Looking Through The Web of Pages to the Internet of Things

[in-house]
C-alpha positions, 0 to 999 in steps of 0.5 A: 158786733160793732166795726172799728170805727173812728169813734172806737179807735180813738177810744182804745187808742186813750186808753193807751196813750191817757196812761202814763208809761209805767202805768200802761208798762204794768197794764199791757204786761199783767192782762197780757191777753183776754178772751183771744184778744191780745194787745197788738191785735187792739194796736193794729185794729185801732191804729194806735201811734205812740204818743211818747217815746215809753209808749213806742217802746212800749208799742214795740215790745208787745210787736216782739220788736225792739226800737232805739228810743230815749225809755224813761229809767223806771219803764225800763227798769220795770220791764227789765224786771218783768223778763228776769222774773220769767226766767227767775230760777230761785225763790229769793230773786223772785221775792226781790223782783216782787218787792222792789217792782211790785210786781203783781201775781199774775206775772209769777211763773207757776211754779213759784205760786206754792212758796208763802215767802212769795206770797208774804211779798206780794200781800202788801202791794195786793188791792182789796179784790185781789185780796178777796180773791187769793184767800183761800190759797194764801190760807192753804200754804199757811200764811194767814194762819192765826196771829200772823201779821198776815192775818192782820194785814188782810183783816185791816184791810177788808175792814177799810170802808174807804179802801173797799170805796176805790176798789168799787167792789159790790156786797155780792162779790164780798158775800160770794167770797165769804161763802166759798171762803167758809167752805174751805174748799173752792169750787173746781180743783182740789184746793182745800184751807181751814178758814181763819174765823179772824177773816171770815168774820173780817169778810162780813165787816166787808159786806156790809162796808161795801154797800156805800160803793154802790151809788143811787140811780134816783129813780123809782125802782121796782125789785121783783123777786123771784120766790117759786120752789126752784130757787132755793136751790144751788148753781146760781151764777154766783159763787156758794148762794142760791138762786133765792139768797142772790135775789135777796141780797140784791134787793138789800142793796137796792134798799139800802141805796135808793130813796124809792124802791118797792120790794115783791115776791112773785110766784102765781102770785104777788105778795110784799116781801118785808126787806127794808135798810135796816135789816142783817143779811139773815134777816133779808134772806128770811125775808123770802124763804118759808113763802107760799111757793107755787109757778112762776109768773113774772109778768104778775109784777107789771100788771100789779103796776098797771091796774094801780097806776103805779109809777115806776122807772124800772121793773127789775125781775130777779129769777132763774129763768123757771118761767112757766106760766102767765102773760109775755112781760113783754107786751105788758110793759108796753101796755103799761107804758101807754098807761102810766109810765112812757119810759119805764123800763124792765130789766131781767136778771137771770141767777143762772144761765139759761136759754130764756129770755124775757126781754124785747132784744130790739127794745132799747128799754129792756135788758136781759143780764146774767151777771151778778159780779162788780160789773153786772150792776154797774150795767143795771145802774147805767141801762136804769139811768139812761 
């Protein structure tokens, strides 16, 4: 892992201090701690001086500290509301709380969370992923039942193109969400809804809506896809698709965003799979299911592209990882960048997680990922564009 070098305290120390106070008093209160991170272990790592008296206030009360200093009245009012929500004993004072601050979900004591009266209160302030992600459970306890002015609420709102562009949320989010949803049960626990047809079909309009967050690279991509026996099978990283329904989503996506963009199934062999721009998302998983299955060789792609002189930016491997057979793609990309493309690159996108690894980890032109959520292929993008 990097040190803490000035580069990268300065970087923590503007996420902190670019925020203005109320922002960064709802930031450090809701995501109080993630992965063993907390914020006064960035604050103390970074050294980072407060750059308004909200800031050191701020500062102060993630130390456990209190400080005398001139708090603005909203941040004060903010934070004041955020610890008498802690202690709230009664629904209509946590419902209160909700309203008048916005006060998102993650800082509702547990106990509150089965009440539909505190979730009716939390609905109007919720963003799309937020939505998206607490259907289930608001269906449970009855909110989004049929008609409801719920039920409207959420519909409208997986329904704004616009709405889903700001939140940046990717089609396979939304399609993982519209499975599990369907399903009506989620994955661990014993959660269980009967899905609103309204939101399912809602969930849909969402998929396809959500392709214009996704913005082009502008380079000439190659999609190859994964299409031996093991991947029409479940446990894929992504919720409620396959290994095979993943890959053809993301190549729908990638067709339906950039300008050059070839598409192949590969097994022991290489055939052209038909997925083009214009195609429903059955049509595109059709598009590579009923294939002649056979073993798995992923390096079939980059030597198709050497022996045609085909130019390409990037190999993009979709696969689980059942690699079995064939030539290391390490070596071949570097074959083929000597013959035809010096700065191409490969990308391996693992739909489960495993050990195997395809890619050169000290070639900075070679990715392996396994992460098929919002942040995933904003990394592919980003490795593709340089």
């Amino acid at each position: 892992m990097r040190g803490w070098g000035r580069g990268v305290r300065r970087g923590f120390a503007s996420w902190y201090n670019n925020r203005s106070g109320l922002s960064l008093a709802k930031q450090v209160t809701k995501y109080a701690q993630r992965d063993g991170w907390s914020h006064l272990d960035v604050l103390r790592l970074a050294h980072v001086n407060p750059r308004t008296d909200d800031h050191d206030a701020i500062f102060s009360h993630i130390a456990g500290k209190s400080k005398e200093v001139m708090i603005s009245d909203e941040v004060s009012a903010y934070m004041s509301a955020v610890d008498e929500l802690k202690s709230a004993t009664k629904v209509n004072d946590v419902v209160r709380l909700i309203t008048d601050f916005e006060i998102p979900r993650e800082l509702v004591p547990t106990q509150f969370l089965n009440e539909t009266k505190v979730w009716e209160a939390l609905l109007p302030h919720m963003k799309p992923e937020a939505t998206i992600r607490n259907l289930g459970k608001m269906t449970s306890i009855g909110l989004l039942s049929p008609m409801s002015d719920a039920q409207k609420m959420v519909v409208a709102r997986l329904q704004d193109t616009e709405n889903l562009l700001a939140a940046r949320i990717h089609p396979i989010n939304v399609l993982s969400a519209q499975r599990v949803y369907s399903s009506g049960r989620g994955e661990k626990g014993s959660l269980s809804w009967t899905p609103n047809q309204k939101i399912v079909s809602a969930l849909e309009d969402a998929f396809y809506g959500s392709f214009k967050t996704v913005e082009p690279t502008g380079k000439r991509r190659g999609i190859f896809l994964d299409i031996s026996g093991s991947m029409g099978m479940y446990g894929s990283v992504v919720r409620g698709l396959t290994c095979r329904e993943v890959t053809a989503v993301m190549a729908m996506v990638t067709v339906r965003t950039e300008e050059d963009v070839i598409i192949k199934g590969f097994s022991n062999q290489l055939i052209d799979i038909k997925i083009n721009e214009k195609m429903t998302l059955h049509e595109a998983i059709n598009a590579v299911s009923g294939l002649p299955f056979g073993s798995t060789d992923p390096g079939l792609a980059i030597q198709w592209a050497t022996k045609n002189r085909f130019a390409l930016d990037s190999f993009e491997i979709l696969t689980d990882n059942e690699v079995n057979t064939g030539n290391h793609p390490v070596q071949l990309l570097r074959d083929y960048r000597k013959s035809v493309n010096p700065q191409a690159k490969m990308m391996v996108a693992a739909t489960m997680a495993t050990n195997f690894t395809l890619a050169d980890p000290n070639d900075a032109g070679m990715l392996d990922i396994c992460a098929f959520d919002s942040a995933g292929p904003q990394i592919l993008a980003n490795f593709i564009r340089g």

Discussions of the Internet of Things often focus on the vast number of devices, sensors, and data that will result from a ubiquitous computing environment. Whereas current users of the Web will focus on networked devices that serve web pages and digitized content; users of the Internet of Things will need to be able to define, deploy, analyze, and visualize information sharing and analysis processes. In this talk, we briefly sketch a language, based on a process graphs (a generalization of a Unix ‘pipe’) to describe information sharing and analysis pipelines. These processes operate upon a wide variety of heterogeneous data that includes text such as legal documents and configuration files as well as graphical data such as cyber-physical systems and social relations. We demonstrate our approach on a catalog of analysis techniques on critical infrastructure systems and specifically focus on a structural complexity metric algorithm. We describe how we can deploy the complexity metric algorithm, encoded using this process calculus, to a testbed network. The complexity metric is used to not only measure the structural complexity of different critical infrastructure network architectures (using our 8-substation CPTL model), but also the design and deployment of the algorithm itself. In this manner, we demonstrate the ability to create and analyze the complexity of an information sharing and analysis network.